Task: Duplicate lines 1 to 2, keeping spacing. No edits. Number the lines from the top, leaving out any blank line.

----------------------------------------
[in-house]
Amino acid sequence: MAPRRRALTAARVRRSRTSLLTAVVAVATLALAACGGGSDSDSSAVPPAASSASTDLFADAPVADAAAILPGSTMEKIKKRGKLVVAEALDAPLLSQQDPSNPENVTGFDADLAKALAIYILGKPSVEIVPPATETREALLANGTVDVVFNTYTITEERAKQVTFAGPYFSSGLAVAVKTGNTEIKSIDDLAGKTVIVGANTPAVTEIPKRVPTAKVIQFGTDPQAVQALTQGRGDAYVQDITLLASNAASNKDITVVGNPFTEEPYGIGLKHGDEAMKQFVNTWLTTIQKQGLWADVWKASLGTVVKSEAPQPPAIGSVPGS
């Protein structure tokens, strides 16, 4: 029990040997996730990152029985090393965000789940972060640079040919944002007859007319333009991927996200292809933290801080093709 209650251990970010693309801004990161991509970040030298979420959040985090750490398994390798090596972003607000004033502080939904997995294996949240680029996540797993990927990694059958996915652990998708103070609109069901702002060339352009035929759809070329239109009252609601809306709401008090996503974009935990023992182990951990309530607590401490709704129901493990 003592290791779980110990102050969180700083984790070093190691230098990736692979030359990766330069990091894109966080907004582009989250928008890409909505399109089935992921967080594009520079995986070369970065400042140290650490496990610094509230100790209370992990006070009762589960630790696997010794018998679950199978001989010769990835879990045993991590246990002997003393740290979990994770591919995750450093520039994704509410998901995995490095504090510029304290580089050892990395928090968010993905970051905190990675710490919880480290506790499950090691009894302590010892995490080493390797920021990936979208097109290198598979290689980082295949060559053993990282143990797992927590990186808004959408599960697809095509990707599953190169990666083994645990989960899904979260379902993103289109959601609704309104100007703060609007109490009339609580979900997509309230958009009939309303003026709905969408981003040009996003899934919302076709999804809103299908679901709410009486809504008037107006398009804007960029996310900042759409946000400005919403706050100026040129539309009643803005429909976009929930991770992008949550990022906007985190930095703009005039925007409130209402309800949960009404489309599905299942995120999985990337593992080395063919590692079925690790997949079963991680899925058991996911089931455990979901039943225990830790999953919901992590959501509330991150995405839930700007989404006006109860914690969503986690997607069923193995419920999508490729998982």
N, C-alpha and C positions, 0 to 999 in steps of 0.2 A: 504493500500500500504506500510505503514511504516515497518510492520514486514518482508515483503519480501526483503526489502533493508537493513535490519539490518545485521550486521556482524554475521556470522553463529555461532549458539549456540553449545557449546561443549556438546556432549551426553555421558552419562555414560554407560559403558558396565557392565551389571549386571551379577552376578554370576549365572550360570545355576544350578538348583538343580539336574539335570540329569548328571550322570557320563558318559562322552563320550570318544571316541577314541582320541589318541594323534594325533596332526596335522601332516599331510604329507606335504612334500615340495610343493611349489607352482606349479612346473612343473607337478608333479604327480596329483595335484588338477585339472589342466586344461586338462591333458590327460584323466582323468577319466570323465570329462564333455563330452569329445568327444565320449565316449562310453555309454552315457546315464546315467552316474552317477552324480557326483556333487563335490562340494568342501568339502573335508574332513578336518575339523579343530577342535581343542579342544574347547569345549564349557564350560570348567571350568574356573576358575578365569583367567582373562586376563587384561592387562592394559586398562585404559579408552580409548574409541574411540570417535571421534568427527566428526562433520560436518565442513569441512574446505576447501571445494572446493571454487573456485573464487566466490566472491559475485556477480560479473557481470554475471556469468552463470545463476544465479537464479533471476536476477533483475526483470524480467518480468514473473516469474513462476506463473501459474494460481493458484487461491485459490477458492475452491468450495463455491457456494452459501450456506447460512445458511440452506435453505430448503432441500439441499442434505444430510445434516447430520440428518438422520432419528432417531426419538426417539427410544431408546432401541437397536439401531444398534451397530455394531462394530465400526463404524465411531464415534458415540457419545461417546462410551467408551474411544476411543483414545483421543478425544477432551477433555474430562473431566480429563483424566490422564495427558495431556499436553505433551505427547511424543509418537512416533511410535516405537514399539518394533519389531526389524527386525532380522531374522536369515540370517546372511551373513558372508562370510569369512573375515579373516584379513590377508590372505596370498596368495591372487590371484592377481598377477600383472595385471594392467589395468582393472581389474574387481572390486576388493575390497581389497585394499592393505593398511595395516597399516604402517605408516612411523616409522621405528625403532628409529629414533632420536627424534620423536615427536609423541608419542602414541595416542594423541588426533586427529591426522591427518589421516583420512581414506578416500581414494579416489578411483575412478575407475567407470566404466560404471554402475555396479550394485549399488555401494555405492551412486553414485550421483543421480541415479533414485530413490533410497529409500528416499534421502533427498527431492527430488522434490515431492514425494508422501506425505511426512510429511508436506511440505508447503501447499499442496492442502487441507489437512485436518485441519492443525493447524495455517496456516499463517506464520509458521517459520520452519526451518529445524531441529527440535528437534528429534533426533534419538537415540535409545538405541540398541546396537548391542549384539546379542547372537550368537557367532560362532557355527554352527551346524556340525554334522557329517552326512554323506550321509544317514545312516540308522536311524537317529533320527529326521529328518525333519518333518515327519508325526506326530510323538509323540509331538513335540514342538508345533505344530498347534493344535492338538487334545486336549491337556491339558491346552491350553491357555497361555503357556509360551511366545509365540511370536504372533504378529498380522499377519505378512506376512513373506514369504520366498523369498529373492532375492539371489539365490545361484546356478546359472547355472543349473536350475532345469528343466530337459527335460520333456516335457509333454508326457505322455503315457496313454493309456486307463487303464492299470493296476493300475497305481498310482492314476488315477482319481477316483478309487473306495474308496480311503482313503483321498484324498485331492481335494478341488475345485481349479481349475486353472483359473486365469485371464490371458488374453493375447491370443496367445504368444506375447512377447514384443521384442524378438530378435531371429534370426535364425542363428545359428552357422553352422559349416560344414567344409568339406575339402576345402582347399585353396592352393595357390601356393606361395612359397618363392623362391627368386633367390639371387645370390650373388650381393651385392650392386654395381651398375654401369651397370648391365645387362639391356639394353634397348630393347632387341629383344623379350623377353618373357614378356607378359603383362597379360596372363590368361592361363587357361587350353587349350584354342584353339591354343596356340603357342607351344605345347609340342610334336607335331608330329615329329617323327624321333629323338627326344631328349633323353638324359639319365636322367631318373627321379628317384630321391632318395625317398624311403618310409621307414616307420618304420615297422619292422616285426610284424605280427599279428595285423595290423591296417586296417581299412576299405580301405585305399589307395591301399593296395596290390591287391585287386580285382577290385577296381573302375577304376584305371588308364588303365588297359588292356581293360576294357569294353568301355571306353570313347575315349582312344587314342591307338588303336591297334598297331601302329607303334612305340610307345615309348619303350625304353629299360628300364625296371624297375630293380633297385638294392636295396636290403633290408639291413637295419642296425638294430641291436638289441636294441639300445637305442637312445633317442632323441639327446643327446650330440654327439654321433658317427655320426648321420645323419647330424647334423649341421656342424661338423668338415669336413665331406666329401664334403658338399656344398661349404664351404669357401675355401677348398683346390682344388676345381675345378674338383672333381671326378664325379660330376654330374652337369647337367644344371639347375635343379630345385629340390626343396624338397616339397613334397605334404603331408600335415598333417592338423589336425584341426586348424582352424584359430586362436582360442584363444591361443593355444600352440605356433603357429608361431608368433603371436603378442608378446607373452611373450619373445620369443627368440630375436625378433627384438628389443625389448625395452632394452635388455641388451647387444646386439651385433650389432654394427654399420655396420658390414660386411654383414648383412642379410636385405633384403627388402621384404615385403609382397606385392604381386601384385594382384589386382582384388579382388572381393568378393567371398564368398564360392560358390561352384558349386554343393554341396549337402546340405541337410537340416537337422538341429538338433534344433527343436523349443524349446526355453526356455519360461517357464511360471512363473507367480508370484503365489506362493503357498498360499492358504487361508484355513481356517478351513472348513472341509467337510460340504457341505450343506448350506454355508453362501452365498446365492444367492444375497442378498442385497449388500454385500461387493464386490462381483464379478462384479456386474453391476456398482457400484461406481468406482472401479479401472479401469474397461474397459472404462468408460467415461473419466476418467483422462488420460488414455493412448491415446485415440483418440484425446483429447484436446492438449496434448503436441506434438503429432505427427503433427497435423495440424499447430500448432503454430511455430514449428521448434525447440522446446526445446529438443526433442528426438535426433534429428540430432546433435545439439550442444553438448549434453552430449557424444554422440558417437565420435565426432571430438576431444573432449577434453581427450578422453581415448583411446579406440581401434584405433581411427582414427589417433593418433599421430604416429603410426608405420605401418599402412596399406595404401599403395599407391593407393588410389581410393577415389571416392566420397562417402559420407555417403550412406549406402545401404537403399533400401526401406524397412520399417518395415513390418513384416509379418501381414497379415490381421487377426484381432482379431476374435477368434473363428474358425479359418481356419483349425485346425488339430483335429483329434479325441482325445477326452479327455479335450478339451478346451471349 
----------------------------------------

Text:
[in-house]
Amino acid sequence: MAPRRRALTAARVRRSRTSLLTAVVAVATLALAACGGGSDSDSSAVPPAASSASTDLFADAPVADAAAILPGSTMEKIKKRGKLVVAEALDAPLLSQQDPSNPENVTGFDADLAKALAIYILGKPSVEIVPPATETREALLANGTVDVVFNTYTITEERAKQVTFAGPYFSSGLAVAVKTGNTEIKSIDDLAGKTVIVGANTPAVTEIPKRVPTAKVIQFGTDPQAVQALTQGRGDAYVQDITLLASNAASNKDITVVGNPFTEEPYGIGLKHGDEAMKQFVNTWLTTIQKQGLWADVWKASLGTVVKSEAPQPPAIGSVPGS